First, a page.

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1 "Ferunt." With regard to this verb, Cuvier remarks, that it is equivocal; and that it is very possible that the writer intends to say, not that India and Æthiopia produce these marvellous birds, but that the people of those countries report or relate marvellous stories touching those birds. It is clear that he does not believe in the existence of the phœnix.
2 Cuvier remarks, that all these relations are neither more nor less than so many absurd fables or pure allegories, but that the description given is exactly that of a bird which does exist, the golden pheasant, namely. The description given is probably taken from the pretended phœnix that Pliny mentions as having been brought to Rome in the reign of Claudius, It is not improbable, he thinks, that this may have been a golden pheasant, brought from the interior of Asia, when the pursuits of commerce had as yet hardly extended so far, and to which those who showed it gave, most probably, the name of the phœnix. Ajasson is of opinion, that under the story of the phœnix an allegory was concealed, and thinks it may not improbably have been employed to pourtray the doctrine of the immortality of the soul. Bailly, Hist. de l'Astronomie, thinks that it bore reference to the great canicular year of the Egyptians.
3 Borrowed from Herodotus, B. ii. c. 73.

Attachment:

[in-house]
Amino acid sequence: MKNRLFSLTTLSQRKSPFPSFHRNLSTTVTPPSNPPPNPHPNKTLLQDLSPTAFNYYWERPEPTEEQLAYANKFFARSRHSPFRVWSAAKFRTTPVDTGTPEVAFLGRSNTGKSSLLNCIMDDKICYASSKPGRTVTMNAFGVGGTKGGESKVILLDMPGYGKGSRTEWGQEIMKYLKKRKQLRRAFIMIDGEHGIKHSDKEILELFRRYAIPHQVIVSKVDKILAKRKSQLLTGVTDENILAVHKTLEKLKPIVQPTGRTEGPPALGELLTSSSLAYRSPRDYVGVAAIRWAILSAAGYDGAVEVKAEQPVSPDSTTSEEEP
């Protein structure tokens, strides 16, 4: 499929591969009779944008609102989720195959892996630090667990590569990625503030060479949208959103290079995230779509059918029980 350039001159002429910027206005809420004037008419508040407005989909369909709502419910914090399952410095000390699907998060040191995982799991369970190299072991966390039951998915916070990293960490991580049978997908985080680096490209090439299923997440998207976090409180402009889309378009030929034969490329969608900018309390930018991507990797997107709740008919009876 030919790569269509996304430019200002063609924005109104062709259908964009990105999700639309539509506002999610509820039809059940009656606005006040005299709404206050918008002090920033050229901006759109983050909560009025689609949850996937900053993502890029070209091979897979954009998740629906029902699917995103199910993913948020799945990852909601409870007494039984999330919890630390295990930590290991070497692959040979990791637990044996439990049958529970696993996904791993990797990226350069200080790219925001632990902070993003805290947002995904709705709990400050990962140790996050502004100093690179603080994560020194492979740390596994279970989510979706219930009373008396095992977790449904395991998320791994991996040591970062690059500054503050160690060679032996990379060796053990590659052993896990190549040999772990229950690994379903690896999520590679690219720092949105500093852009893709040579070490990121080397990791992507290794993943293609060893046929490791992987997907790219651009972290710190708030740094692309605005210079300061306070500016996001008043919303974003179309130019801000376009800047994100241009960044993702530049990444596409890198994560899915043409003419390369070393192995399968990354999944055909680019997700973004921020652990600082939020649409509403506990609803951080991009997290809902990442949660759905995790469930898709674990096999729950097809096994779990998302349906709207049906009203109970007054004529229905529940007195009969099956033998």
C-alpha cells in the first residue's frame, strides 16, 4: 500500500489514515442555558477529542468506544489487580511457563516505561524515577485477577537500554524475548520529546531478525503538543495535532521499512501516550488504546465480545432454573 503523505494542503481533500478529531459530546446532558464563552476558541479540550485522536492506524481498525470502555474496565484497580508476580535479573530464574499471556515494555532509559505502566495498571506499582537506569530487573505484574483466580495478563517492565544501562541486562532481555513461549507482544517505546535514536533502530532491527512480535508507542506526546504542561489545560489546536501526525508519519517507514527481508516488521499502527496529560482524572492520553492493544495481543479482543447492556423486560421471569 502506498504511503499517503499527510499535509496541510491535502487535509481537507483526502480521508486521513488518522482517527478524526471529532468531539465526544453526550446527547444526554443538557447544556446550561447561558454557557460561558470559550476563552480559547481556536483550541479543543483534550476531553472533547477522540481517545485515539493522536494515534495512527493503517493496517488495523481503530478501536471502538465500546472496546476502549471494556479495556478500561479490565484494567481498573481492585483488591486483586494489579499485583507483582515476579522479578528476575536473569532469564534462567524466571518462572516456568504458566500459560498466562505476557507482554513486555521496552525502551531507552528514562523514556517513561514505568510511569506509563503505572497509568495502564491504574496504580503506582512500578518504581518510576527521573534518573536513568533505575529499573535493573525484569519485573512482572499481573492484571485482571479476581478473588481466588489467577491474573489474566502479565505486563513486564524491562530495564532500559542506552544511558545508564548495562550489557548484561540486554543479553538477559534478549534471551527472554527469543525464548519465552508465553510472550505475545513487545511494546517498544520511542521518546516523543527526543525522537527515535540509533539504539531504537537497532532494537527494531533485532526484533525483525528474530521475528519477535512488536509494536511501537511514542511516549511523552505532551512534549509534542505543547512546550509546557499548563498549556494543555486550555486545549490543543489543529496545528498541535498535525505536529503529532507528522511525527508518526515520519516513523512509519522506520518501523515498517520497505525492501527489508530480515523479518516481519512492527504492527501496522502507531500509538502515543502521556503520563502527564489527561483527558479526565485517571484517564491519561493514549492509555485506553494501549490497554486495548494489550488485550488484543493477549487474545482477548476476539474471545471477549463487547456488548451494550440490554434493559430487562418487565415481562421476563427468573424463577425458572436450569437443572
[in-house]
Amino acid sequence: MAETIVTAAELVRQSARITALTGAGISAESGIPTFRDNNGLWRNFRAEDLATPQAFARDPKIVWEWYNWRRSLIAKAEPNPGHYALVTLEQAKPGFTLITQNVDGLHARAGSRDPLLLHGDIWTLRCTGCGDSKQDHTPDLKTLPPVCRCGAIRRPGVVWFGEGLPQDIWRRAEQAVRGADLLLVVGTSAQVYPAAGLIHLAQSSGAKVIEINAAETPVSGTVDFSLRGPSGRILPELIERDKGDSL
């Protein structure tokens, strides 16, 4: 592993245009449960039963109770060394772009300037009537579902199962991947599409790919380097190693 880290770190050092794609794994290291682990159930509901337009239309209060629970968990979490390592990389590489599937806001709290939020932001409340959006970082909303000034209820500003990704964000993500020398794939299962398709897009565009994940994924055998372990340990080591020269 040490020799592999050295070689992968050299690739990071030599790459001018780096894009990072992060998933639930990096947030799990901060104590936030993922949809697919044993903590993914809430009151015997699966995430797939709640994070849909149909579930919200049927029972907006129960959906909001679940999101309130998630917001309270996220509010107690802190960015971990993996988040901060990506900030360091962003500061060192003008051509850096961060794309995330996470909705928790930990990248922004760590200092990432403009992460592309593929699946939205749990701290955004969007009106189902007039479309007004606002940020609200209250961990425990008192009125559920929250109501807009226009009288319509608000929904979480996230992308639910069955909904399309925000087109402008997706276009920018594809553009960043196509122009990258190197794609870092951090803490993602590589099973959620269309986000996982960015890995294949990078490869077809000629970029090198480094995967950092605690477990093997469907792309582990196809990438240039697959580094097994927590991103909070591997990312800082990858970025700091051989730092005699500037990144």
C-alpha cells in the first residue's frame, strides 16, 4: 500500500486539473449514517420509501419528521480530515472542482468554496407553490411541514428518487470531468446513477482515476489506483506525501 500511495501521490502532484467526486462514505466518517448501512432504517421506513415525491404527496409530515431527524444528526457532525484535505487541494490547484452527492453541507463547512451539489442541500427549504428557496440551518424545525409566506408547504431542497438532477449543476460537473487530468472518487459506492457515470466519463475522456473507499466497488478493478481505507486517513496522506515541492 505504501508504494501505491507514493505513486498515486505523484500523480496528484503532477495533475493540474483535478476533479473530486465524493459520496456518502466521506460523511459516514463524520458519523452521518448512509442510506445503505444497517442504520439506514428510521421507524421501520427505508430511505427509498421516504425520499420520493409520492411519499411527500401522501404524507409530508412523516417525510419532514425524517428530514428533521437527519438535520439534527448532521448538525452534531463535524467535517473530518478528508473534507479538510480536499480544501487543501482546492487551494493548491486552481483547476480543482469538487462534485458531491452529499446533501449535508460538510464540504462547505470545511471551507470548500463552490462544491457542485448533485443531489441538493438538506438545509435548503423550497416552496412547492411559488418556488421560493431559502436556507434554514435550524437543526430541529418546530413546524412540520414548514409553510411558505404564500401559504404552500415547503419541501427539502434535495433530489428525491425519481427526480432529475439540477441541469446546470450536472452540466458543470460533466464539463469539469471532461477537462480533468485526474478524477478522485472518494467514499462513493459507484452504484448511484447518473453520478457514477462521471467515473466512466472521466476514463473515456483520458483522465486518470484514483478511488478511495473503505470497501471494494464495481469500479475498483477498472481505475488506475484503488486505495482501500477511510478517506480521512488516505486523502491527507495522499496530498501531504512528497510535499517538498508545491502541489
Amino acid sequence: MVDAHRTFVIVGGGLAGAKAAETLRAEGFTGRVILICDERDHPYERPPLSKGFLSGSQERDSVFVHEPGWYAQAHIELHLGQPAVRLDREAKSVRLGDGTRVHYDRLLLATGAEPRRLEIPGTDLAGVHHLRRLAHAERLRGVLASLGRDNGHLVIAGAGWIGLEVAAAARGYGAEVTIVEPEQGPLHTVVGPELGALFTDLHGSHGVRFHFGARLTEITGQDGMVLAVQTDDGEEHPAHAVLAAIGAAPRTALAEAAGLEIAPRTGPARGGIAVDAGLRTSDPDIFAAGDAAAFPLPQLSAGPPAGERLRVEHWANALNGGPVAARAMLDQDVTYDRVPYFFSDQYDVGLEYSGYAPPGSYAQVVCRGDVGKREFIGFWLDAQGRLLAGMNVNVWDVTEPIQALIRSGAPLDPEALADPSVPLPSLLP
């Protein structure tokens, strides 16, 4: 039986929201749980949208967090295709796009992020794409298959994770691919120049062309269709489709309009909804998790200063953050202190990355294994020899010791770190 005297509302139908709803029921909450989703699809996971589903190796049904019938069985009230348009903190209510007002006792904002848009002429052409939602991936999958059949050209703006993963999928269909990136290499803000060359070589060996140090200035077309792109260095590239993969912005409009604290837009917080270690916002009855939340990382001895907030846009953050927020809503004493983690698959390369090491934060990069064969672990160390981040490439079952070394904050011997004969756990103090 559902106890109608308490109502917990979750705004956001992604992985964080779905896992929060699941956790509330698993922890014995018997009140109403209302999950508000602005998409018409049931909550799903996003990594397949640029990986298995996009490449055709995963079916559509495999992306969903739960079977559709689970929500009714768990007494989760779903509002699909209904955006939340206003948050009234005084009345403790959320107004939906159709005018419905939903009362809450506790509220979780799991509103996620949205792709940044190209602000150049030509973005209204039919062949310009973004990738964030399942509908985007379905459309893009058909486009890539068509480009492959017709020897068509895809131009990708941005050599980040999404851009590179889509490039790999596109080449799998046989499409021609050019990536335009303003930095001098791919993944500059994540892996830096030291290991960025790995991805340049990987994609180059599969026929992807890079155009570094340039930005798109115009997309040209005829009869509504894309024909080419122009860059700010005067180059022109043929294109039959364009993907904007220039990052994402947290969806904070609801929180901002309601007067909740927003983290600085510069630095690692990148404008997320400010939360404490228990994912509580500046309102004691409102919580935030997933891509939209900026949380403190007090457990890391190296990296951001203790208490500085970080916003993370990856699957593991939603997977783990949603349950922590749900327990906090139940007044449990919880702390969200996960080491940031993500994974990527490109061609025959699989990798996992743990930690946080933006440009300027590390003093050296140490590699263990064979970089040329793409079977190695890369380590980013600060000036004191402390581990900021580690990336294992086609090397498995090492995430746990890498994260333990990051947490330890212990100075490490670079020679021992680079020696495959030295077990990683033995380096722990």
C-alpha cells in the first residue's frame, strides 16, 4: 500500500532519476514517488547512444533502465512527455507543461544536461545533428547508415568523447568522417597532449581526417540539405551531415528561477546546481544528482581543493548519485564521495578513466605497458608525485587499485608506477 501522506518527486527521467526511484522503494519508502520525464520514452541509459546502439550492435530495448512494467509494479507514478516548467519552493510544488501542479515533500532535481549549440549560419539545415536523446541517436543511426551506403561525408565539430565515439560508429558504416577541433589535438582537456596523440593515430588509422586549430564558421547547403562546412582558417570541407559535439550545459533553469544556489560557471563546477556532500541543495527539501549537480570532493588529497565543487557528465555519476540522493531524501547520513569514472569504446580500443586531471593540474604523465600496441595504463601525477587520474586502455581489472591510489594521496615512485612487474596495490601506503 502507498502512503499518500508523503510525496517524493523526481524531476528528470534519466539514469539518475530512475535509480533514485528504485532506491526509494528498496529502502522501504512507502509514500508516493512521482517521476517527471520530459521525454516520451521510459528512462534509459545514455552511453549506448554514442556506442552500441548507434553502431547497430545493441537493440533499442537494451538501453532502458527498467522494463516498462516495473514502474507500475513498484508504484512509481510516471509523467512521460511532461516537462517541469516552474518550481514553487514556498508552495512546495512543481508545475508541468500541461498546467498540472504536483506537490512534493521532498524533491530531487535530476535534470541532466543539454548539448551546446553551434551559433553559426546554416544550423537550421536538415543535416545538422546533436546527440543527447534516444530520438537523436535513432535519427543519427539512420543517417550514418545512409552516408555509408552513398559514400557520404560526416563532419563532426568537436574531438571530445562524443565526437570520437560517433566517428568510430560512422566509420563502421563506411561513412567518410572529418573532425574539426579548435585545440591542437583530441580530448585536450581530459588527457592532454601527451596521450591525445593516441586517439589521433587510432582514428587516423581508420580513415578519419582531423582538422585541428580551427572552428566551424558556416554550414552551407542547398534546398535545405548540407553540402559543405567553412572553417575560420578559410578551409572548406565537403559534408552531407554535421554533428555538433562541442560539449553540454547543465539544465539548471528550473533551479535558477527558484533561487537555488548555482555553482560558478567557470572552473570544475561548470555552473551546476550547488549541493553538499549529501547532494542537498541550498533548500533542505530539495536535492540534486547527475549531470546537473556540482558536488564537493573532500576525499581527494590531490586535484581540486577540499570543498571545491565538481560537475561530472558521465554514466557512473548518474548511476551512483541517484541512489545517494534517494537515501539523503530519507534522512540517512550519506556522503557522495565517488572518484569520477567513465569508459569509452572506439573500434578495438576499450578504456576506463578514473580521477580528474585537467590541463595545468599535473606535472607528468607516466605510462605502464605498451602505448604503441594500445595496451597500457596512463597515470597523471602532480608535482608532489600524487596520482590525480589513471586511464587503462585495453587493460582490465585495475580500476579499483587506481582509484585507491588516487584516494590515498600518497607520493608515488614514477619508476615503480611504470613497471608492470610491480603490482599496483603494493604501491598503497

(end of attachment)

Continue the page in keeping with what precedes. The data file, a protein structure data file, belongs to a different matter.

4 The MSS. vary considerably as to the number. Some make it 540 years, others 511, others 40, and others 560.
5 Mentioned also, B. vii. c. 57,
6 532 years, according to Hardouin. Bailly says: "The first men who studied the heavens remarked that the revolution of the sun brought back the seasons in the same order. They thought that they observed that certain variations of the temperature depended upon the aspect of the moon, and attached different prognostics to the rising and setting of the stars, persuading themselves that the vicissitudes of things here below had regulated periods, like the movements of the heavenly bodies. From this arose the impression, that the same aspect, the same arrangement of all the stars, that had prevailed at the commencement of the world, would also attend its destruction; and that the period of this long revolution was the predestined duration of the life of nature. Another impression was the idea that the world would only perish at this epoch to be born again, and for the same order of things to recommence with the same series of celestial phenomena. Some fixed this universal renovation at the conjunction of all the planets, others at the return of the stars to the same point of the ecliptic; others, uniting these two kinds of revolutions, marked the term of the du- ration of all things at the moment at which the planets and the stars would return to the same primitive situation with regard to the ecliptic, or in other words, they conceived an immense period, which would include one or more complete revolutions of each of the planets. All these periods were called the 'great year,' or the 'great revolution.'" Histoire de l'Astronomie Ancienne.
7 A.U.C. 657.
8 A.U.C. 789.
9 A public place in the Forum, where the comitia curiata were held, and certain offences tried and punished.
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